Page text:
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There are many mortgage industry trends to pay attention to when you are in the planning stages of buying a home with an FHA mortgage. Interest rates, house prices, the cost of third-party services like appraisals and home inspections. There is a lot to keep track of.

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Home Loan Denials and Debt Ratios

December 18, 2022

Home Loan Denials and Debt Ratios
There are many mortgage industry trends to pay attention to when you are in the planning stages of buying a home with an FHA mortgage. Interest rates, house prices, the cost of third-party services like appraisals and home inspections. There is a lot to keep track of.

And there are just as many industry players noting these trends. One of them is the Consumer FInancial Protection Bureau (CFPB), which examines a variety of issues related to buying and owning a home on behalf of consumers.

CFPB Examines the Numbers

CFPB has published observations about the first and second quarter of 2022, and the leading causes of home loan denial during those periods. What were the findings?

Interest rates and rising costs have created more financial burdens for typical Americans, and those financial pressures have resulted in higher debt ratios among certain segments of the home buying public.

CFPB examined data submitted by 55 financial institutions, noting that for some 45% of all applications rejected by lenders for hispanic and black applicants, elevated debt-to-income levels are the reason. 

Some segments of the population seem to be disproportionately affected by these factors, and find themselves at a disadvantage as a result. But it’s possible to change your debt ratio over time, and you can do so before filling out home loan application forms.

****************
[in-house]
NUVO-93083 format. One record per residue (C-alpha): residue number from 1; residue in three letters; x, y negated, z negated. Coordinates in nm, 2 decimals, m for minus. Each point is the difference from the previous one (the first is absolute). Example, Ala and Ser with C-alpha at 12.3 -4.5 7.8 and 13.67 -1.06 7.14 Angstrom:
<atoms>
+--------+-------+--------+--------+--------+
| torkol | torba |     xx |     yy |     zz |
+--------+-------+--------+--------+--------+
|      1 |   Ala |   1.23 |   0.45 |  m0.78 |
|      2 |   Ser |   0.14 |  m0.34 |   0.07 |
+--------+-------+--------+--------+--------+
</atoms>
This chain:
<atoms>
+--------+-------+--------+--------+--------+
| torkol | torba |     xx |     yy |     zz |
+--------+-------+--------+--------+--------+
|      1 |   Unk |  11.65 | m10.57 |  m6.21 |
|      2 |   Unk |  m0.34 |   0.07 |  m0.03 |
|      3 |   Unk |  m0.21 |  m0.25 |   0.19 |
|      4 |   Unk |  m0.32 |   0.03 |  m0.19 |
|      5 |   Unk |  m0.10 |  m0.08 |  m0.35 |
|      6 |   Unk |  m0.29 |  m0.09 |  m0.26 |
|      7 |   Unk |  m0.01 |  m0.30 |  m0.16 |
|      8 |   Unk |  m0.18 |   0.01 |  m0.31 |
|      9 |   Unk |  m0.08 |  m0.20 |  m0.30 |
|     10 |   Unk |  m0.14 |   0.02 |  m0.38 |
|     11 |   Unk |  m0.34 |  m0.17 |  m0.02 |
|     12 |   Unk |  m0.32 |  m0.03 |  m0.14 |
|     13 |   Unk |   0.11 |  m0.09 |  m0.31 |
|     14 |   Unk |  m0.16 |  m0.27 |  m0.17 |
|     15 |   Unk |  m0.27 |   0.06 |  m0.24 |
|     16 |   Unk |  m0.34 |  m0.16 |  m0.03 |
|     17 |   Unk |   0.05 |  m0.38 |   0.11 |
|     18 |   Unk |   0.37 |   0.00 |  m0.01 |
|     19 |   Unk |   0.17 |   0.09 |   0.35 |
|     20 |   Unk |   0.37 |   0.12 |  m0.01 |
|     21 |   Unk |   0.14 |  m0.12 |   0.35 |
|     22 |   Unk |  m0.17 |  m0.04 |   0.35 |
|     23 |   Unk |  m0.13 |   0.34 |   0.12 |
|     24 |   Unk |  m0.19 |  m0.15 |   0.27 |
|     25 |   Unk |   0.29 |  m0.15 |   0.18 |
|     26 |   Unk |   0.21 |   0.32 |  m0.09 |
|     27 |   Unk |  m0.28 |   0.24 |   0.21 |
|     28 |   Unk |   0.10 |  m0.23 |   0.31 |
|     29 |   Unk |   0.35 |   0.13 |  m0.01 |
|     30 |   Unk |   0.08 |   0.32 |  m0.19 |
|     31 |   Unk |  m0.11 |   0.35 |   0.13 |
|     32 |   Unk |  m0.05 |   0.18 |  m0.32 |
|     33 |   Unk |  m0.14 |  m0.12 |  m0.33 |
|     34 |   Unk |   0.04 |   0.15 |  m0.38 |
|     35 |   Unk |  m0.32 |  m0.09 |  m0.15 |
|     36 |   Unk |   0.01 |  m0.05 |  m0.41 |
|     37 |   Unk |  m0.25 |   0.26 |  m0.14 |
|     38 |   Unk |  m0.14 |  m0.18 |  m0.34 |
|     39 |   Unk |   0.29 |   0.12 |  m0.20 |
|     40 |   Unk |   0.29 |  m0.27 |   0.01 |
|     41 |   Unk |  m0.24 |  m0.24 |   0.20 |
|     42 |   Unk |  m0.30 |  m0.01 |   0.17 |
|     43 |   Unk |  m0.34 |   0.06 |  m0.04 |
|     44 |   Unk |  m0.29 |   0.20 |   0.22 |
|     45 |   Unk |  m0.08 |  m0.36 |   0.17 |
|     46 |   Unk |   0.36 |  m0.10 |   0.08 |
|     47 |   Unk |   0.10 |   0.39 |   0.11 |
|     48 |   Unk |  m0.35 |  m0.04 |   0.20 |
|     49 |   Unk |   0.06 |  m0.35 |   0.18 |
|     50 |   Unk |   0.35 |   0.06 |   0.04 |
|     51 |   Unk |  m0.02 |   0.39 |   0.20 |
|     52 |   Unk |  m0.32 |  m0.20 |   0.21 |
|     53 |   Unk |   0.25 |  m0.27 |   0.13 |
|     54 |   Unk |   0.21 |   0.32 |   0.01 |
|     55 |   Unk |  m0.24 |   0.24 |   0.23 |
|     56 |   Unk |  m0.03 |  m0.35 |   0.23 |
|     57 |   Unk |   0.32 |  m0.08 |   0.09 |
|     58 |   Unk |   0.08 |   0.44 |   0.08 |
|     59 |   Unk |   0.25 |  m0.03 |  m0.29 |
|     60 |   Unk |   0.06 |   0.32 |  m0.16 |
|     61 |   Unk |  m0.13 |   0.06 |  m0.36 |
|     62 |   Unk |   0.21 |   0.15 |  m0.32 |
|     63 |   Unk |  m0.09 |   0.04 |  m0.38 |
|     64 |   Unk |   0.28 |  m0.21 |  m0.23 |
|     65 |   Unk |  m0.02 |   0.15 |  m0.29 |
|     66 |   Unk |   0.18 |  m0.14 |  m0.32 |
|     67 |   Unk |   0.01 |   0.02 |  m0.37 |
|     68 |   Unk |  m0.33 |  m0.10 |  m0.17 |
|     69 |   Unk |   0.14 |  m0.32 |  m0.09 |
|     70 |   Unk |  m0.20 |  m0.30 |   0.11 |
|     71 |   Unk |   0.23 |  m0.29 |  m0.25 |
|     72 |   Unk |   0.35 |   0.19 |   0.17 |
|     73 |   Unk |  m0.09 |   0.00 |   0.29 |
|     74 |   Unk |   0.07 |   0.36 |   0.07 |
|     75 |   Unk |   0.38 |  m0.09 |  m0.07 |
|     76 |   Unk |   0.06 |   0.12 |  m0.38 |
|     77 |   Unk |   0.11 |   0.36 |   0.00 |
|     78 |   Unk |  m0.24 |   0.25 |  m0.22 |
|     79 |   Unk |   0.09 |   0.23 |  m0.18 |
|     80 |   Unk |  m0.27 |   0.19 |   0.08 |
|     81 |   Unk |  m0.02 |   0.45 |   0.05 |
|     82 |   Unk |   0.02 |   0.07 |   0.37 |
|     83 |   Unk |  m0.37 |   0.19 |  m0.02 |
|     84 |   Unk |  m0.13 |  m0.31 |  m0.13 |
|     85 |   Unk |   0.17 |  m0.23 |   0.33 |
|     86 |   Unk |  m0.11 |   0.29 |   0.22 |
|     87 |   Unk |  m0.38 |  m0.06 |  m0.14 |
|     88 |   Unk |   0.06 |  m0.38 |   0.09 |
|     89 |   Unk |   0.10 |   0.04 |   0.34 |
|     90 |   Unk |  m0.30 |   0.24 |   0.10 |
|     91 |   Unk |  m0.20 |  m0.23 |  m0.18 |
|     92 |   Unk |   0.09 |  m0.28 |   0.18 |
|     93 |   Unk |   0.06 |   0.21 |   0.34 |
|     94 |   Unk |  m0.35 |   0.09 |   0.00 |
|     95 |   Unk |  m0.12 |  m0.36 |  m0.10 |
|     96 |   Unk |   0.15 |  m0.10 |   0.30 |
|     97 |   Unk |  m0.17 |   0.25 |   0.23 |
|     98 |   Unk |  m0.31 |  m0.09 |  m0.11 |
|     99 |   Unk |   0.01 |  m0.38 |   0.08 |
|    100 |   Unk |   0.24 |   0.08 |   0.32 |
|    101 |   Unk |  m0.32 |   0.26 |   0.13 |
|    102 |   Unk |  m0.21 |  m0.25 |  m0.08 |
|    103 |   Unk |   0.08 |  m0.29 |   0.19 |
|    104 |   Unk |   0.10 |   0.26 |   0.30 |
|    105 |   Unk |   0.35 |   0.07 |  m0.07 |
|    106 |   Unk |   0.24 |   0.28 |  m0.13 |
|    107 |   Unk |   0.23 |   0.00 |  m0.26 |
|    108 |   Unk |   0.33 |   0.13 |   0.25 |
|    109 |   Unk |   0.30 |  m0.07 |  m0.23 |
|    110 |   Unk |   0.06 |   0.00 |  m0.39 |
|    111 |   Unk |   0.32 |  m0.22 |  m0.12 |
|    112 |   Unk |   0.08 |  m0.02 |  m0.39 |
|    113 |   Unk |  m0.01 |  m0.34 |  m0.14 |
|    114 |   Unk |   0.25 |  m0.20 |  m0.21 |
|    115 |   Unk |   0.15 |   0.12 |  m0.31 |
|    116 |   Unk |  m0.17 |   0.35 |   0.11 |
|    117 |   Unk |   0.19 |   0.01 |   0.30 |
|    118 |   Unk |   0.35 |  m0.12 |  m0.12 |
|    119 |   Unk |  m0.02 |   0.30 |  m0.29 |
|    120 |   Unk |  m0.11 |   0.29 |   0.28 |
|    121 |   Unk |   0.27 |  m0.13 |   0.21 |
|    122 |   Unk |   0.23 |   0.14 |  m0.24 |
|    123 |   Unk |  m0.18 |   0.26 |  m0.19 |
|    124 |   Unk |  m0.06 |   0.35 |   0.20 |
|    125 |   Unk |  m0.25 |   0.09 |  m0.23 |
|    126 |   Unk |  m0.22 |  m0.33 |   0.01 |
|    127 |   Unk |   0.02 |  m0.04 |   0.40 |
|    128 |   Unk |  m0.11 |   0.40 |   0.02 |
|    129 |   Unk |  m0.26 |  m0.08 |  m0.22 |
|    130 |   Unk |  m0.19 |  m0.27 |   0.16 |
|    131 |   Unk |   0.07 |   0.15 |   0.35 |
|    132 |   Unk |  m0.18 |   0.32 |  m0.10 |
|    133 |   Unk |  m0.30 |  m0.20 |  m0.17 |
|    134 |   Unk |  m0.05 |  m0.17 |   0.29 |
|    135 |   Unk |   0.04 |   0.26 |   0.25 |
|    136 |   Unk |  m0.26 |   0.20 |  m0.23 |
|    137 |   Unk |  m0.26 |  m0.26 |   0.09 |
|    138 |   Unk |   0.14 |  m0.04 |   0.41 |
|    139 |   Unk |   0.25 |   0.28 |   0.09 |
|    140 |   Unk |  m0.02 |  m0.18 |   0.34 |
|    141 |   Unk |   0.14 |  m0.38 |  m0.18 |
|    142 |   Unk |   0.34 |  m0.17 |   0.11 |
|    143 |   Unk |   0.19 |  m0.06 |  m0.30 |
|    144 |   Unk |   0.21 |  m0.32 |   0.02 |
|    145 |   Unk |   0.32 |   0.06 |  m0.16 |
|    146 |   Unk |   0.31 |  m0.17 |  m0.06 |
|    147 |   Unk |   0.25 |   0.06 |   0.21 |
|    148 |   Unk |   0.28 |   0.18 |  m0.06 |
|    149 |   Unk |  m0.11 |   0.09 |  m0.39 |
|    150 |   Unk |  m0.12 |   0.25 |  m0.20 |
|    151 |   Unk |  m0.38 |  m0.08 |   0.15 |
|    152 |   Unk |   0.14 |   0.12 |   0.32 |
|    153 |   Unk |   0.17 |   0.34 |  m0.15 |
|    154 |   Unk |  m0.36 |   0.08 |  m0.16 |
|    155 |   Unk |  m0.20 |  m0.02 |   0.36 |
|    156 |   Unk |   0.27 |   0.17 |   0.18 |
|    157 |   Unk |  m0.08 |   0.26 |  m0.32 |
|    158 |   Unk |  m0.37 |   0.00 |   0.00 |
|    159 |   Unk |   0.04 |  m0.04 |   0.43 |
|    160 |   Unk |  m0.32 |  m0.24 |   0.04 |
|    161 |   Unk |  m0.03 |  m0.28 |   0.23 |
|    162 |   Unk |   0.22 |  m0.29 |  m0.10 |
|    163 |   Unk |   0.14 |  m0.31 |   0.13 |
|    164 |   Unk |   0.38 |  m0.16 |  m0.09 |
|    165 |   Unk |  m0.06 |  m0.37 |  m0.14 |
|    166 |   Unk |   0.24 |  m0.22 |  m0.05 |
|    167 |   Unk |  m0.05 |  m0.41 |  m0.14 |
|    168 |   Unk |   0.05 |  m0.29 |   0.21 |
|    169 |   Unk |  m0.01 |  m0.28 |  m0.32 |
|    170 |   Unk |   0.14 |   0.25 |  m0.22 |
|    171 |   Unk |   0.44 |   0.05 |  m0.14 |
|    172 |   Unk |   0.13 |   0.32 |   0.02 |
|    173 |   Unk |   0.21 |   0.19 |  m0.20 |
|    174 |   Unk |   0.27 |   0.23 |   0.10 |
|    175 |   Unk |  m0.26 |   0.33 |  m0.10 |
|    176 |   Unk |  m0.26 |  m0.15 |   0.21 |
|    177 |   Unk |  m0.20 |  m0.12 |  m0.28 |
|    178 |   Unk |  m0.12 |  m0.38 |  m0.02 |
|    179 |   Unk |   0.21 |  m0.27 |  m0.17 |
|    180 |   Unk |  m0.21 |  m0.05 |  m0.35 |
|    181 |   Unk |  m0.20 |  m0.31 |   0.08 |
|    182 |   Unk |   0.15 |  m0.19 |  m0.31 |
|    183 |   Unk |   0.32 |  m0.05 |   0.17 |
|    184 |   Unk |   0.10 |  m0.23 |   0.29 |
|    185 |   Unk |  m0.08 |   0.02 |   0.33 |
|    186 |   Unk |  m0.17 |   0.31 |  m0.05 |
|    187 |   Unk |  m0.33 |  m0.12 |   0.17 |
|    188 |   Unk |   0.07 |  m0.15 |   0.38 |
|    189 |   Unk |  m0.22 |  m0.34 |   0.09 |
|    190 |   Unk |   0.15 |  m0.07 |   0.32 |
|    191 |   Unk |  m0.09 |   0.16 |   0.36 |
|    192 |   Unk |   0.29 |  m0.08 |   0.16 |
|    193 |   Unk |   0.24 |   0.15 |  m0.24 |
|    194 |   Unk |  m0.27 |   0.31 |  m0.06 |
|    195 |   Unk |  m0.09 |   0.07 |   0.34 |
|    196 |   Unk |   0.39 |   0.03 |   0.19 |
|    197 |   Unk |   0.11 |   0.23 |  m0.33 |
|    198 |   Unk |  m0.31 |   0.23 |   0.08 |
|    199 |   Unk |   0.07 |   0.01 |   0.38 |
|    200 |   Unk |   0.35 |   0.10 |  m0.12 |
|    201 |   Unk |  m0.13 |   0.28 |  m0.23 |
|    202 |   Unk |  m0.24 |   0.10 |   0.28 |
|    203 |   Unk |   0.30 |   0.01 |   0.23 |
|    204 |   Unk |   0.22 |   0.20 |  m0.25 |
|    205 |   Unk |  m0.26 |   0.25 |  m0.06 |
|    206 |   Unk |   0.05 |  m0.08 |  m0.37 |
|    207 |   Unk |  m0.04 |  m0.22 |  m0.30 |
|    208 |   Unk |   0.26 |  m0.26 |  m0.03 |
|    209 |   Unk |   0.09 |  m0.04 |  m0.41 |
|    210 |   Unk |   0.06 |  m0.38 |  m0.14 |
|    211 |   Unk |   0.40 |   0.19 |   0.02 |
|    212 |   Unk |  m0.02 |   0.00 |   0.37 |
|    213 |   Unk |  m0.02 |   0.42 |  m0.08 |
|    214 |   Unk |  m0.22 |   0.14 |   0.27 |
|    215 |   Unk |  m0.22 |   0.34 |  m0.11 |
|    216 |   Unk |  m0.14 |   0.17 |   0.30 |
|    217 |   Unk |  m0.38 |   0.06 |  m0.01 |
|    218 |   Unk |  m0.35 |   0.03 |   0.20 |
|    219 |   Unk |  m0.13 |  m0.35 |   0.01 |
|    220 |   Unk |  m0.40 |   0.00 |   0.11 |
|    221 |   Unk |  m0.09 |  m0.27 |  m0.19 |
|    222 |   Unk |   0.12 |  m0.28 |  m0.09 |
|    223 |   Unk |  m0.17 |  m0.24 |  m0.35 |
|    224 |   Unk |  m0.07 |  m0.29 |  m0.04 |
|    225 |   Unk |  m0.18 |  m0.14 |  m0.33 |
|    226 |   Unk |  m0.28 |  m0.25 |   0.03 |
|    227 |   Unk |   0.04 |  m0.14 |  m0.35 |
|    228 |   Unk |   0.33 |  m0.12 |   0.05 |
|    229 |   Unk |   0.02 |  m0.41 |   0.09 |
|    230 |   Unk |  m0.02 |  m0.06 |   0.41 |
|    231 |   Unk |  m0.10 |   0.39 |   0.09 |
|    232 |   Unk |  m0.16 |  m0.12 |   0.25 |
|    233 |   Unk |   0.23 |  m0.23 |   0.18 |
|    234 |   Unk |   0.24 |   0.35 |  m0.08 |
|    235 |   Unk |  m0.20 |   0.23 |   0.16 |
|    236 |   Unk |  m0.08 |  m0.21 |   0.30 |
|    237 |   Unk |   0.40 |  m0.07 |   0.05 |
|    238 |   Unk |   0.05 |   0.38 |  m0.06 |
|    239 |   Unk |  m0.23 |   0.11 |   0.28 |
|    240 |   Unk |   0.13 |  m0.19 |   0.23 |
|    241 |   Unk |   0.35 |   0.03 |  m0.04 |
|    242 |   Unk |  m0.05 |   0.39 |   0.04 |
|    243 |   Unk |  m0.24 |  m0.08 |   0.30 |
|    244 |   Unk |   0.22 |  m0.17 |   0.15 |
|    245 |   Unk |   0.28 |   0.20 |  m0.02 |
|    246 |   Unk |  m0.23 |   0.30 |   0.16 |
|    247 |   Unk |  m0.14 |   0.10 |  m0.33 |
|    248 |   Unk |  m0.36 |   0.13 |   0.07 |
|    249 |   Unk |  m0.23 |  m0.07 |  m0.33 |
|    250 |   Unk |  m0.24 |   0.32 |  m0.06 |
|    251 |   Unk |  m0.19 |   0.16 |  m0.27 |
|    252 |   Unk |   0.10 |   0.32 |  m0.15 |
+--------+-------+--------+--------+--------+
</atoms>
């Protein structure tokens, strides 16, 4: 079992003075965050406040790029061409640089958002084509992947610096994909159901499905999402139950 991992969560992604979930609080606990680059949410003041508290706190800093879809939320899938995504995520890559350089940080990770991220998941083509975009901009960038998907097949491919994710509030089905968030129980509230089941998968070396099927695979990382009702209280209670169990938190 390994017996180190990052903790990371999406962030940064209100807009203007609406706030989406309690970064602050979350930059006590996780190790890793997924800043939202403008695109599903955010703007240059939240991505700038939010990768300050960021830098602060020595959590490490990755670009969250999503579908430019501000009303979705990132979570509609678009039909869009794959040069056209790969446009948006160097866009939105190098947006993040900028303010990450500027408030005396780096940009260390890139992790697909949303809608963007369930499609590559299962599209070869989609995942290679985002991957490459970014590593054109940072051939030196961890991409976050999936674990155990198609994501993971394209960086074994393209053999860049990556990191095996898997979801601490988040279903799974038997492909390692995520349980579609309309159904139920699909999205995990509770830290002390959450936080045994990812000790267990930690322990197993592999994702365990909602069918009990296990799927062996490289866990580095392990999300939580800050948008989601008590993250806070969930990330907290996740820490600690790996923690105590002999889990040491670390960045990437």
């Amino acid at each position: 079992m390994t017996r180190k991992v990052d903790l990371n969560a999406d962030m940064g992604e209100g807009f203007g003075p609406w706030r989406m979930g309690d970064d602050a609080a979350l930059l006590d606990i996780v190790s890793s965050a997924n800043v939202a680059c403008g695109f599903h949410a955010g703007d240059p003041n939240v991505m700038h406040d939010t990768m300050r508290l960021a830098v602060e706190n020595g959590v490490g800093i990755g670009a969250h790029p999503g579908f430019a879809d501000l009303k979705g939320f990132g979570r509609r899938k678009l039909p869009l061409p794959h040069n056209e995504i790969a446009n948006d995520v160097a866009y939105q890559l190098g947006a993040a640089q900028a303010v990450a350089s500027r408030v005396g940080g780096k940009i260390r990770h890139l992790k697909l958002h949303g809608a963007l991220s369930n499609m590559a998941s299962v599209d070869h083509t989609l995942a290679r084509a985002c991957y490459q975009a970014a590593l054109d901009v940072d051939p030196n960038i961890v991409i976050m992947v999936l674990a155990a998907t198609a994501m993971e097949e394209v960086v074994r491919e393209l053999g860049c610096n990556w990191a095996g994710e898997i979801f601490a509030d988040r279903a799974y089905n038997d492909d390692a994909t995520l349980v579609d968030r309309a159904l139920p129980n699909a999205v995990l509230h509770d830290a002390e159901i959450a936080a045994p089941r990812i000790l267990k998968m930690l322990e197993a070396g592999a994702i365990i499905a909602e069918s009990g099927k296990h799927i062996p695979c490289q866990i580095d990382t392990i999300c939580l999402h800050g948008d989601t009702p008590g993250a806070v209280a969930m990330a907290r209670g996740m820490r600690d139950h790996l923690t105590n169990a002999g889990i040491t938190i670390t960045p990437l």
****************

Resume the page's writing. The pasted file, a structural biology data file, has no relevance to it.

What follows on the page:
How to Work on Your Debt-to-Income Ratio

To work on your debt-to-income ratio or DTI, you should first understand that there are benchmarks the lender will use to decide whether you qualify for the home loan or not. These may vary from lender to lender as many financial institutions have different standards.
Your debt ratio is basically the amount of your monthly debt obligation subtracted from your monthly income.

Maximum DTIs will vary depending on the lender but in general you should try to keep your debt ratio below 43%. That means less than half your income is taken up by outgoing debt each month.

You want to begin reducing the amount of debt you carry as early in the home loan planning process as possible. One thing to remember about lowering your debt ratio?

It’s not necessary or even advisable to close a credit card account once you have paid it off. Just reduce the amount you pay out each month, leave the accounts open as the older your credit accounts, the better it is for your credit report.

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